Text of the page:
But might there be more effective ways of rejecting RFI in the first place? While big single-dish telescopes like Green Bank have some unique capabilities, an increasing number of SETI experiments are using arrays of dishes for their searches.
“Telescope arrays are perfect for localizing signals — and localization is a key feature of a true technosignature,” says Sheikh. “Arrays allow you to monitor multiple nearby stars at once with a technique called `beamforming’, taking data much faster than single dishes. And, if a signal is found in any one target, it can be compared to a simultaneous control sample by looking at the other beams on other targets. This is great for getting rid of any non-localized RFI (the majority of the signals that we detect in a SETI search), and extracting signals that could be true technosignatures.”
Chenoa Tremblay is spearheading this approach using the new “COSMIC” system on the Very Large Array in New Mexico. COSMIC — the Commensal Open Source Multimode Interferometer Cluster — combines signals from the VLA’s 27 antennas to form beams on targets of interest within the array’s primary field of view on the sky.
“Our SETI system on the VLA operates alongside regular operation of the telescope, without interfering with the scientists’ primary science goals and data. This is known as a commensal system,” explains Tremblay. “The advantage of this commensal operation is that we record and process a search for technosignatures whenever the telescope is operational. Many previous technosignature searches required dedicated time on large telescopes. This meant that surveys of a few thousand stars could take years of observation.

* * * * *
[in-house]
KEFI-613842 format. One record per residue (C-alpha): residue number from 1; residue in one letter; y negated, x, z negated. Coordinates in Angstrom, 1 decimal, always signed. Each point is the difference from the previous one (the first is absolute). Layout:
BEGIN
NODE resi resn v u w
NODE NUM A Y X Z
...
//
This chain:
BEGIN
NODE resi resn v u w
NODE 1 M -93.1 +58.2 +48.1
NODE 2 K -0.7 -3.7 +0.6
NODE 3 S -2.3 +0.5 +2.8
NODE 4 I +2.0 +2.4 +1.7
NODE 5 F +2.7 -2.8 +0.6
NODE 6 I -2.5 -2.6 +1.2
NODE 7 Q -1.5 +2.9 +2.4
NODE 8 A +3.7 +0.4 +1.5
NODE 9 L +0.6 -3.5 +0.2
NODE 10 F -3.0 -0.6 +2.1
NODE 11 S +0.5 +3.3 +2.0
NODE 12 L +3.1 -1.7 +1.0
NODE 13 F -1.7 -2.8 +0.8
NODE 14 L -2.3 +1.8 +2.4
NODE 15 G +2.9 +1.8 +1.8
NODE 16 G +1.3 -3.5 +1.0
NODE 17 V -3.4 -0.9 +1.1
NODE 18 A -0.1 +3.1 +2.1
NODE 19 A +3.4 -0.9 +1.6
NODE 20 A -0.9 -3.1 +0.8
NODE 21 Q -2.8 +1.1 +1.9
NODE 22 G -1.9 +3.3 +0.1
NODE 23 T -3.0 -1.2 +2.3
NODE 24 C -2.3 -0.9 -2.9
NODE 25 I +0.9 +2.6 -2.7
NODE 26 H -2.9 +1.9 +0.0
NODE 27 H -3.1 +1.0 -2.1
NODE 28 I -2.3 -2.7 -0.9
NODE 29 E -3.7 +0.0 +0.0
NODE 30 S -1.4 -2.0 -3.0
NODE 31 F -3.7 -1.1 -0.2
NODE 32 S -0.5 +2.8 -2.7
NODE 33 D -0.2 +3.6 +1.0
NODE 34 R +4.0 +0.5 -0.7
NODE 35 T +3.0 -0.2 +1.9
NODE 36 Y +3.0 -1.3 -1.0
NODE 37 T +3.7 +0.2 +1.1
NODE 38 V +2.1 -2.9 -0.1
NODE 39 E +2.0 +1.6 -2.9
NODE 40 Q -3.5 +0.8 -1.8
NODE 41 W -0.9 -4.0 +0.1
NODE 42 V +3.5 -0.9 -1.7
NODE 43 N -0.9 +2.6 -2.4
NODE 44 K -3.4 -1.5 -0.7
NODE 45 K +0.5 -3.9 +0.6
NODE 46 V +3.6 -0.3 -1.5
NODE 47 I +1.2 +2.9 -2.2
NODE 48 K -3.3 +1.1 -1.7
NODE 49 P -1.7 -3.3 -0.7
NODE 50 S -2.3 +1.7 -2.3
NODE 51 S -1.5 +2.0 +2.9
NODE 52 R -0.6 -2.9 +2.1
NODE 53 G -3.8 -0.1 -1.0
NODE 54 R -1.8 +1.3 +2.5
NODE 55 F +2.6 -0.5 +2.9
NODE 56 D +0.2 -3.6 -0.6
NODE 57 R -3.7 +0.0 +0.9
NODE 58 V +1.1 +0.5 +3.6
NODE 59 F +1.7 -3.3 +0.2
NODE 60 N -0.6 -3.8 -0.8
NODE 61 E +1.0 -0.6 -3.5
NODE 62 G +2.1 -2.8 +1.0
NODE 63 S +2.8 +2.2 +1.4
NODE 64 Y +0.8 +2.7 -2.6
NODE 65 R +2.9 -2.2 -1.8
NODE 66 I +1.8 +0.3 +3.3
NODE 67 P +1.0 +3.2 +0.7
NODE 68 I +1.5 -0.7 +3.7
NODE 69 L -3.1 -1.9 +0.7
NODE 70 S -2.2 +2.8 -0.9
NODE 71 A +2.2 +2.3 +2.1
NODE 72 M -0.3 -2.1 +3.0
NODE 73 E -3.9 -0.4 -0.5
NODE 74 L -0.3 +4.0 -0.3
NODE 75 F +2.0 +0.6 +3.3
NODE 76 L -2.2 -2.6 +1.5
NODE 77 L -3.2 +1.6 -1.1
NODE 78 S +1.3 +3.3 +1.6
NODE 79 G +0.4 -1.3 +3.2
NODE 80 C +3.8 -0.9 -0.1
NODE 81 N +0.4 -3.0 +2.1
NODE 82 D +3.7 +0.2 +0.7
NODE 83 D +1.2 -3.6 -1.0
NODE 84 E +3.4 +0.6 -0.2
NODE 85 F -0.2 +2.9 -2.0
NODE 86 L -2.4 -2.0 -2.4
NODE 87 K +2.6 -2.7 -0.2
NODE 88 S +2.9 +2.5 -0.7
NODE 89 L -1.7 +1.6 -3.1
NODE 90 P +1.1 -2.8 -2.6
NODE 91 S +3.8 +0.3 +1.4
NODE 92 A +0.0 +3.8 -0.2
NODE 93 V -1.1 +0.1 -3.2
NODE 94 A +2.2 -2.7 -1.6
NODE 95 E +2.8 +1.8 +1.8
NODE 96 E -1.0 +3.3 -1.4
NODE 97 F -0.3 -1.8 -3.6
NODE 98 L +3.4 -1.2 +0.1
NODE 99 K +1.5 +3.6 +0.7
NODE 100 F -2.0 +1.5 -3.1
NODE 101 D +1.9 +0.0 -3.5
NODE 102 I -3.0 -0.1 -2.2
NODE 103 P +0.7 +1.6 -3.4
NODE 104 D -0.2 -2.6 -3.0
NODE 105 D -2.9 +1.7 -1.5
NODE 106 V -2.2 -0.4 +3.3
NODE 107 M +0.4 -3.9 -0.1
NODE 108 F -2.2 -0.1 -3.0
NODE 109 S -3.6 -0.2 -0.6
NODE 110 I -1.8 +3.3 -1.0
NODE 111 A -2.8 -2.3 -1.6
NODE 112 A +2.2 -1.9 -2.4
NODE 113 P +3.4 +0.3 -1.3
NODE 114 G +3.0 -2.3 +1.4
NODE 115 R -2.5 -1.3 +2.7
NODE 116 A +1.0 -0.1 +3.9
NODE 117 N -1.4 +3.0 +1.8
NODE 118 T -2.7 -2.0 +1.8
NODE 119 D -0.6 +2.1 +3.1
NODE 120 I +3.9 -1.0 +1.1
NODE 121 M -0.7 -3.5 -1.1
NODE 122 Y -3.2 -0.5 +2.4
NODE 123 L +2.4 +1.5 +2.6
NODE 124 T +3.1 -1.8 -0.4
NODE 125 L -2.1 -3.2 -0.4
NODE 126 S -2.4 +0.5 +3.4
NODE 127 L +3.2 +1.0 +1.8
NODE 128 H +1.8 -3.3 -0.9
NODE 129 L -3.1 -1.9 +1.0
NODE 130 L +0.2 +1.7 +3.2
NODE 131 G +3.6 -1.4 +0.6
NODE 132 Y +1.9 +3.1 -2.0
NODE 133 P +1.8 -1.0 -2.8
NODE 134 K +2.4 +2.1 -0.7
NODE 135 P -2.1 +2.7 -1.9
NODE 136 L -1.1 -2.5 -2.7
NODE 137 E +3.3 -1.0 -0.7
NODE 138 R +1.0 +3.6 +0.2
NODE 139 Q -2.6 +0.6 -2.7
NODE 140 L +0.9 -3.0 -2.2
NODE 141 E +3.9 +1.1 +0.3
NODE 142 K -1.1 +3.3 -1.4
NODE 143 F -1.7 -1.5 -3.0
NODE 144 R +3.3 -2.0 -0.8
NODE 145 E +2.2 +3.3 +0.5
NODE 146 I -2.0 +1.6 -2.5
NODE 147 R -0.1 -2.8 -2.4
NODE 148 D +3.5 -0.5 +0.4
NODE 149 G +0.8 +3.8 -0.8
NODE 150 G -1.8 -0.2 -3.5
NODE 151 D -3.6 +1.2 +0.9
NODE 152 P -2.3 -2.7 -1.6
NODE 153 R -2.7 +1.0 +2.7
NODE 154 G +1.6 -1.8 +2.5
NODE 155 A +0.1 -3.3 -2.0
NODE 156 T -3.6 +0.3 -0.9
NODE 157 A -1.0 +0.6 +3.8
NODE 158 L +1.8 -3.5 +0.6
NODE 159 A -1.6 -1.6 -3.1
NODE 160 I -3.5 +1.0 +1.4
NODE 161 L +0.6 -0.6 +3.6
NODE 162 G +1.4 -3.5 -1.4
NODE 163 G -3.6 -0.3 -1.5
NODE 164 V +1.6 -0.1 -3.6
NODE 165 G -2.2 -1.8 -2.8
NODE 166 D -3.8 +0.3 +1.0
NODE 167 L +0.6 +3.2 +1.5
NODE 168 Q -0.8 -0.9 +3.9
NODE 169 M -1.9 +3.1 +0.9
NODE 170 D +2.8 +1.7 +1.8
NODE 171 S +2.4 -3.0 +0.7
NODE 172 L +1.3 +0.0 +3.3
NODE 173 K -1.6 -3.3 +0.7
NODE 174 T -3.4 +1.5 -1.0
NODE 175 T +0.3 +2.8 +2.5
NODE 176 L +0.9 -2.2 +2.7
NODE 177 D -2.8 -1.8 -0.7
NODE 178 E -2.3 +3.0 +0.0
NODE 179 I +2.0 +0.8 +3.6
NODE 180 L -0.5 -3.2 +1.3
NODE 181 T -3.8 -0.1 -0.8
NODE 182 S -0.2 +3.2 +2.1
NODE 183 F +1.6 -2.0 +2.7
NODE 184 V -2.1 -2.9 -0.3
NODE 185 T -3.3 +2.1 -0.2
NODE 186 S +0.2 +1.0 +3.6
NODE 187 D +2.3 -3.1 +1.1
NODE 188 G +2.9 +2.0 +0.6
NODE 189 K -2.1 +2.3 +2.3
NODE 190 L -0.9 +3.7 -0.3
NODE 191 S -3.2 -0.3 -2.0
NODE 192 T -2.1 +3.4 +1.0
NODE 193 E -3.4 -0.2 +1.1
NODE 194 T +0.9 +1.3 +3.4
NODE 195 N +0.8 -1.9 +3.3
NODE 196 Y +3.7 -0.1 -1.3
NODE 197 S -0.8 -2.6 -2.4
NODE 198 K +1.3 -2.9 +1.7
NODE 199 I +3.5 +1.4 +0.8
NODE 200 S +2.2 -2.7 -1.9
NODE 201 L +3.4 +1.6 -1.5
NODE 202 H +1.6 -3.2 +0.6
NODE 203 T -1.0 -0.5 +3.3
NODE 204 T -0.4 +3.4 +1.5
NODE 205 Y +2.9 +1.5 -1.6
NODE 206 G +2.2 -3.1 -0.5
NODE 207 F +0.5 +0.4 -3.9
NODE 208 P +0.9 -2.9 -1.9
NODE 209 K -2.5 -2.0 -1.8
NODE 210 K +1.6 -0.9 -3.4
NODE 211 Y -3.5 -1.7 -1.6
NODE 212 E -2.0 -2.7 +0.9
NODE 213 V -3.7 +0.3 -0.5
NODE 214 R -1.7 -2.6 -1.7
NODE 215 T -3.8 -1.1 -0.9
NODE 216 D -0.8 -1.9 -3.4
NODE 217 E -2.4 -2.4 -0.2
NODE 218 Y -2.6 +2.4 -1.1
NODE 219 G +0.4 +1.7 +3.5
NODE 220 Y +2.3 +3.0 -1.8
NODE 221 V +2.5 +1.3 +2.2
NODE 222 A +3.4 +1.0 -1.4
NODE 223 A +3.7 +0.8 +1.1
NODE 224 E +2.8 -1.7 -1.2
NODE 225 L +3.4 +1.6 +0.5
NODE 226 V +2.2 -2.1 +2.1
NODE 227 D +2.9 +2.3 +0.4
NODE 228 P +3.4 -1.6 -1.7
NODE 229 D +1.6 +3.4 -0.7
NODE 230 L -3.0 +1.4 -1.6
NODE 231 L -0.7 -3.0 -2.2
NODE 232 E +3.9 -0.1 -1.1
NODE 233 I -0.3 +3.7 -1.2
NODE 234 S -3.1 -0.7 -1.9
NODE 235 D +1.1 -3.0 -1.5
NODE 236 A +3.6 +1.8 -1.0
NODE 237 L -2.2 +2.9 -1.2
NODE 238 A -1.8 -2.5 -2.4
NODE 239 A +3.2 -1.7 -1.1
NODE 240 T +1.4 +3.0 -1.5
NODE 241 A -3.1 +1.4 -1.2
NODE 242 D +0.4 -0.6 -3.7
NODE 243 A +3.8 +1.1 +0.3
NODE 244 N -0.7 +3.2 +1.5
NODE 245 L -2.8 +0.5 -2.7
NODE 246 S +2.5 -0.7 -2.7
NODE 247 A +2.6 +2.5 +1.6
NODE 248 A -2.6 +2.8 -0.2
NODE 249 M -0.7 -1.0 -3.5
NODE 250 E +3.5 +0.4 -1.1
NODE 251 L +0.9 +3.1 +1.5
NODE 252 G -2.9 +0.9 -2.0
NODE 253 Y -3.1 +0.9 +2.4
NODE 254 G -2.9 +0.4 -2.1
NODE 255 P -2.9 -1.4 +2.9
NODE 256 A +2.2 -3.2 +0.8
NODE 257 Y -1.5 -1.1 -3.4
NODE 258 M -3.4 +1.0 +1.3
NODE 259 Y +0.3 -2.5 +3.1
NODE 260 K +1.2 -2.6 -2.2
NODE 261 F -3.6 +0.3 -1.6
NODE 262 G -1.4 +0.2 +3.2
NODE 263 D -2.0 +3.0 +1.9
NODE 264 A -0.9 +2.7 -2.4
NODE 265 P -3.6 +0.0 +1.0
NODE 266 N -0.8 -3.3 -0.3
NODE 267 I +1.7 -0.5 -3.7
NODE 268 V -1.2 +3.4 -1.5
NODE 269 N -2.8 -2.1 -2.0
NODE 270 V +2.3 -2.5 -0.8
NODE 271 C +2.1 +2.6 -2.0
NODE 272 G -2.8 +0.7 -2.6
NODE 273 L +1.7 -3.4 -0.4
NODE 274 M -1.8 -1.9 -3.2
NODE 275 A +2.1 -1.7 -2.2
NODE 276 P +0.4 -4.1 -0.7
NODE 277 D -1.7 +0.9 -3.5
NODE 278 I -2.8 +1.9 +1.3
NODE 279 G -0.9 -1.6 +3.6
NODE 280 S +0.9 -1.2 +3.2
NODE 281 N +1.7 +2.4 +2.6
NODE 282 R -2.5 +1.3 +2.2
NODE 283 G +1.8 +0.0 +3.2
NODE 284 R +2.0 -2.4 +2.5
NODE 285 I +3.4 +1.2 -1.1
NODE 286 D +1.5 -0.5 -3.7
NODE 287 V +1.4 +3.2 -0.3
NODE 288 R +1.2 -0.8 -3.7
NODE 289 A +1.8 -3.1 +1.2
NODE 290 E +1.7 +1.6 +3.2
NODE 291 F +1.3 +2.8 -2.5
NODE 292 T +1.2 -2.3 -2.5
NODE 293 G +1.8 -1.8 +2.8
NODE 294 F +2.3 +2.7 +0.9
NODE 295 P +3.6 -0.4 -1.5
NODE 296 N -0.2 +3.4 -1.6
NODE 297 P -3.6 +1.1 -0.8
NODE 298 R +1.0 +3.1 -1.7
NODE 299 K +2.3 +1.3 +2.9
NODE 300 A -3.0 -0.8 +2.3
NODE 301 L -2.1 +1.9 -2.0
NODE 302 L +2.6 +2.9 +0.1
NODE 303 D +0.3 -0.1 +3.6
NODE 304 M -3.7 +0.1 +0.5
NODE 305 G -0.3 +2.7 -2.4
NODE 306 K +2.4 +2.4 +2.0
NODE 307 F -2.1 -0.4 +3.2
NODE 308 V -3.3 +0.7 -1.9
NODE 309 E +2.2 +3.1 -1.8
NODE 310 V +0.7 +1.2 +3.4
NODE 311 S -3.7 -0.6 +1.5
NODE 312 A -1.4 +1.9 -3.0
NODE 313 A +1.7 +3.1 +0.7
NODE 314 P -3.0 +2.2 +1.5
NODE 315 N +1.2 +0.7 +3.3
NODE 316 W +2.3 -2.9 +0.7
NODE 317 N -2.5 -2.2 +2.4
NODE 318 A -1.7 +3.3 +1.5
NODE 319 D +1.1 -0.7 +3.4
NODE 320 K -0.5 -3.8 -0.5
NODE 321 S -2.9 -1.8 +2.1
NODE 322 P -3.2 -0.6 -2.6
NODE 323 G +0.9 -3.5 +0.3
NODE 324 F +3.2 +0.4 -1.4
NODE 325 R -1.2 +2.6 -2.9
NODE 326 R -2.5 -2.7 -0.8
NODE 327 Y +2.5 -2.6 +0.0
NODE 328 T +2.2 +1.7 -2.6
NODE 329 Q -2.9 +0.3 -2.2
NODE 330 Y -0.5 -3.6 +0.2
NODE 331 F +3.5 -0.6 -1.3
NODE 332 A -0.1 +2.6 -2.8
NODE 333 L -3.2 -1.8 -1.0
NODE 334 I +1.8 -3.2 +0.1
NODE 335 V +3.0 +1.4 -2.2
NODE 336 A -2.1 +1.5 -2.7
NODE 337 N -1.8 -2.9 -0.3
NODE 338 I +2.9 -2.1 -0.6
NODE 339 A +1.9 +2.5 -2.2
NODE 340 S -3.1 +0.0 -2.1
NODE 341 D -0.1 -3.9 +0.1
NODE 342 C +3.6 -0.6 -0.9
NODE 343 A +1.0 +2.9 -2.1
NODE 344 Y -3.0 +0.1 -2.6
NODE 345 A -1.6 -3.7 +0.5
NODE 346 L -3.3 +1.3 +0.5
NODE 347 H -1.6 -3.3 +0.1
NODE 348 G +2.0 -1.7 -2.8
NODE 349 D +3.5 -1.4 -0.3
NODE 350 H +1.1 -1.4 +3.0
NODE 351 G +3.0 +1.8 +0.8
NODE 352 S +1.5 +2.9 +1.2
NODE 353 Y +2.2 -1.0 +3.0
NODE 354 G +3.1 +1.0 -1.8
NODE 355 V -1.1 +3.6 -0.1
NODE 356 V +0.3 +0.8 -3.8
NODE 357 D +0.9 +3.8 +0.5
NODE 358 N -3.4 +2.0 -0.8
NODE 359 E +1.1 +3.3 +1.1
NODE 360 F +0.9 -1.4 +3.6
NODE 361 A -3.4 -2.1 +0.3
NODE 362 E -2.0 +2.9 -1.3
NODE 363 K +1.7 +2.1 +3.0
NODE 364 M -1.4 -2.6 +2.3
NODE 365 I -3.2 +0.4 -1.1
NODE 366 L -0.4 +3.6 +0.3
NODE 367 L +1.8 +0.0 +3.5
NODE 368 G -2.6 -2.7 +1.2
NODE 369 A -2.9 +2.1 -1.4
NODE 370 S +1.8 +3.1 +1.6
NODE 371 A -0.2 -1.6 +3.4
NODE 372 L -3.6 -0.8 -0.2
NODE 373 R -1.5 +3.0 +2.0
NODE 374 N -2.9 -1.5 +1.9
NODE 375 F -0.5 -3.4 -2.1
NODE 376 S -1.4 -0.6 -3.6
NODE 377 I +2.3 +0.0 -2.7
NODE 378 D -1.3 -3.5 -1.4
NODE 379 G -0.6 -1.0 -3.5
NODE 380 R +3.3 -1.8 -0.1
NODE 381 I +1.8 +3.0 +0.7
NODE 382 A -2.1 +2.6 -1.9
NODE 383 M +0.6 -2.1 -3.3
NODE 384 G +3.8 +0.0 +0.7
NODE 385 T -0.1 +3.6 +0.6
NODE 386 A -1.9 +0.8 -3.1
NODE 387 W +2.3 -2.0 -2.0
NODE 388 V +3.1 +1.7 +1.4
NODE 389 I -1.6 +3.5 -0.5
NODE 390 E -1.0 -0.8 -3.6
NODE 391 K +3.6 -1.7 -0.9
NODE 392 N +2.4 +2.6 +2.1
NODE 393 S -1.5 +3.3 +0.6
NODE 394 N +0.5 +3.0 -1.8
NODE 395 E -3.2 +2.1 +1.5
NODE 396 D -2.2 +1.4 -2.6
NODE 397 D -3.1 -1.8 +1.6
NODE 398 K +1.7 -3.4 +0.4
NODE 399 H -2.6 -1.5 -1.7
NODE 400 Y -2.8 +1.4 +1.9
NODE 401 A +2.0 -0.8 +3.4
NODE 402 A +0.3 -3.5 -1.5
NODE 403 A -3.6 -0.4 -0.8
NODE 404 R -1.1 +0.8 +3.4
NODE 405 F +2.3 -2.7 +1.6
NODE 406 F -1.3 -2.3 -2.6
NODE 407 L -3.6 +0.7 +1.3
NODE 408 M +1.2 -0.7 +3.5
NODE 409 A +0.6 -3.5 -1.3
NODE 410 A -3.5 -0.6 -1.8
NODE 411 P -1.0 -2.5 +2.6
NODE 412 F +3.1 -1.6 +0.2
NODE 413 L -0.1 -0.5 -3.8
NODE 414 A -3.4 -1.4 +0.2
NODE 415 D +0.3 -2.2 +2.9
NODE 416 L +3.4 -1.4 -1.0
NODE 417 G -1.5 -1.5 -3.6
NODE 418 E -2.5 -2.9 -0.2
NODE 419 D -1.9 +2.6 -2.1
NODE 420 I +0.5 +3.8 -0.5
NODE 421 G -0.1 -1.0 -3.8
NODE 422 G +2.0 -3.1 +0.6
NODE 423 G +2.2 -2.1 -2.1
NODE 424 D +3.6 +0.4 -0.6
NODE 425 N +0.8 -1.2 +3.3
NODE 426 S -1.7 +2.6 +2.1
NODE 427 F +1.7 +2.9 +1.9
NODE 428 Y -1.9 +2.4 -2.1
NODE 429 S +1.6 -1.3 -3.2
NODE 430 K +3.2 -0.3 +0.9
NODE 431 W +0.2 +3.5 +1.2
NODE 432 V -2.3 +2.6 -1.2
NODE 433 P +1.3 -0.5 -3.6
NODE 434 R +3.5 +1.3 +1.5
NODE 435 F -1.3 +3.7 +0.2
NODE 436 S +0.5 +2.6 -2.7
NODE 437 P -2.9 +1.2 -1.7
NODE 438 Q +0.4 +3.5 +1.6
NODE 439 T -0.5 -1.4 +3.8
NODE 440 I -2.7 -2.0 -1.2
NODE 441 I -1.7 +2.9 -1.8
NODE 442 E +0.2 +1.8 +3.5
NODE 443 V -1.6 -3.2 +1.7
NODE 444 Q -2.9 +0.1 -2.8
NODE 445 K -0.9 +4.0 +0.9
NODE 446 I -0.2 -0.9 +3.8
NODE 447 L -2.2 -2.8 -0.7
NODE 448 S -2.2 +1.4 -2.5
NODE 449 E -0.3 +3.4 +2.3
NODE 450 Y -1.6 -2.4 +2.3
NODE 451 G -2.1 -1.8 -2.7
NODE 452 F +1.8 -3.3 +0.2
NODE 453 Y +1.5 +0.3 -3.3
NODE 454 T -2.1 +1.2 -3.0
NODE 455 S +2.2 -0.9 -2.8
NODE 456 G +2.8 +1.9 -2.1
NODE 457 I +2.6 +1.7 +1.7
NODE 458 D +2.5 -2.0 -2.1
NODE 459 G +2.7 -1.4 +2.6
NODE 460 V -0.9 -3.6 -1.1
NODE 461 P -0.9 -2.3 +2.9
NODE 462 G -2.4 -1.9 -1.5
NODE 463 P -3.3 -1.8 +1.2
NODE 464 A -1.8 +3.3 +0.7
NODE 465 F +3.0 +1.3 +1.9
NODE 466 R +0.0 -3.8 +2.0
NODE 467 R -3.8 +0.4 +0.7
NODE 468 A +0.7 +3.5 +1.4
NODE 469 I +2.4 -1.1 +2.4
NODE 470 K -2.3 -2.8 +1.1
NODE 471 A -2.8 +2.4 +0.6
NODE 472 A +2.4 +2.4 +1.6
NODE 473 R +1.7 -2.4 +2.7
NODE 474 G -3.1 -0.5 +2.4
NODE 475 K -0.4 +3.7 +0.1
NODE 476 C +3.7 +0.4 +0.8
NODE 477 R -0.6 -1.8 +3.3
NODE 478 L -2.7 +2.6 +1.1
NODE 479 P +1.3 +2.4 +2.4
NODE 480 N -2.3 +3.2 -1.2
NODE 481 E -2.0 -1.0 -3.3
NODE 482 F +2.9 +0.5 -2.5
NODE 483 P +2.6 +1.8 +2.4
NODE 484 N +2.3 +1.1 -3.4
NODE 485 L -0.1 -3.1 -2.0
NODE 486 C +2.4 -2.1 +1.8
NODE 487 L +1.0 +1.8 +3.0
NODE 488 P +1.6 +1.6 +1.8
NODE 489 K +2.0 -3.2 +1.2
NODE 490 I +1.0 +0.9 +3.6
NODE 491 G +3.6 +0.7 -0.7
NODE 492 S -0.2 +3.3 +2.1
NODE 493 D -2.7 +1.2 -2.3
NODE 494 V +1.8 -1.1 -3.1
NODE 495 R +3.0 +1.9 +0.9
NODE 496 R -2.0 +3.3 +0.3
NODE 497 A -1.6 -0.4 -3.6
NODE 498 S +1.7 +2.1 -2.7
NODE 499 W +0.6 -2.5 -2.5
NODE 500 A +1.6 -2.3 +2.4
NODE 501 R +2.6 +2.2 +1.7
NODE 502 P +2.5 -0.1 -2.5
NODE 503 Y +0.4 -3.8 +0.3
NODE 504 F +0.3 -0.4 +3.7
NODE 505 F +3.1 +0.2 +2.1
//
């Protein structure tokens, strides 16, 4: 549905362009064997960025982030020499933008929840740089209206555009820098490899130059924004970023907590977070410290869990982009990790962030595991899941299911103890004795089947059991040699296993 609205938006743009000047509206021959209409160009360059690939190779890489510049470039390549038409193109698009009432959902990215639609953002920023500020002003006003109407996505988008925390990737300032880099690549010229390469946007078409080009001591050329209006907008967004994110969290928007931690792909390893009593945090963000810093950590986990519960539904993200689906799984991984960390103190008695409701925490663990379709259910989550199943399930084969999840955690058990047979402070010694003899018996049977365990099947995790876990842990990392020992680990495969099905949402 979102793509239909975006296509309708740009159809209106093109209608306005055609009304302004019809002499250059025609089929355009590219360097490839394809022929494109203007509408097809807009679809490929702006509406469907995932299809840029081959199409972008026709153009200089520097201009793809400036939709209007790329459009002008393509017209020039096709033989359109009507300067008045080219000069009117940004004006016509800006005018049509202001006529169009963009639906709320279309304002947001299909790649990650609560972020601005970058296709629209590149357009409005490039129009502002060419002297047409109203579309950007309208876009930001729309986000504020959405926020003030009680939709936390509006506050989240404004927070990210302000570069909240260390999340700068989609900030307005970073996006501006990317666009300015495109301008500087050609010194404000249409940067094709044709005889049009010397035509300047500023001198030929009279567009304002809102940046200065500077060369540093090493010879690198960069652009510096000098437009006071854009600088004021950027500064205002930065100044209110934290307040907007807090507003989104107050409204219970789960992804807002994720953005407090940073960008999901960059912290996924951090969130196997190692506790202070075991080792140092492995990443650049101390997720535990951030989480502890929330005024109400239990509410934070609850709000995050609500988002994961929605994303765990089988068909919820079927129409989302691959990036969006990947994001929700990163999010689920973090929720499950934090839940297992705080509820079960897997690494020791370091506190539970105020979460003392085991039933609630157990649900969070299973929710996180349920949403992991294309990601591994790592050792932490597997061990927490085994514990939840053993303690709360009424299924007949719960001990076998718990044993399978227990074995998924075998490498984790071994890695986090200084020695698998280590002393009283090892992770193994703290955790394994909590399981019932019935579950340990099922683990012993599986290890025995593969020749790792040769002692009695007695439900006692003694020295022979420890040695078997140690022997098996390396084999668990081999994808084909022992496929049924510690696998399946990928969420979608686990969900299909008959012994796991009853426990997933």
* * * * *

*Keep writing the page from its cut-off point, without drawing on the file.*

Now, with COSMIC, we are observing up to 3000 stars per hour and can operate when the telescope does; up to 24 hours a day, 7 days a week. The disadvantage is that we don’t control where the telescope is pointing or what frequency it is observing. As a commensal system, we are along for the ride.”
Systems like COSMIC, and a similar instrument deployed by Breakthrough Listen on the MeerKAT telescope in South Africa, are helping to sift through the RFI haystack more and more effectively, placing ever tighter constraints on the number and power of any extraterrestrial radio transmitters. But so far, a real technosignature remains elusive. Peter Ma’s eight signals of interest had gone away when the stars were reobserved. Ultimately, confirmation of a technosignature would require an independent team to point their telescope at the same target and confirm that the signal was indeed coming from that location on the sky, rather than from some pernicious source of local RFI.
But what if ET is using technologies other than radio? Although many modern SETI searches still use radio telescopes, a variety of other strategies are also employed, from looking for anomalous changes in brightness of stars that might indicate engineered megastructures in orbit, to searching for the characteristic signatures of interstellar laser communication.
Perhaps, though, they are not using electromagnetic waves at all, or have some technology that is so advanced as to be incomprehensible to humans. Be that as it may, we’ve sampled such a small region of our galaxy, over a short span of time, and a limited range of frequencies, that there is still much searching to be done using radio.
As Cocconi and Morrison said in their 1959 paper, “The probability of success is difficult to estimate; but if we never search, the chance of success is zero.”
For now, we need to keep “listening”.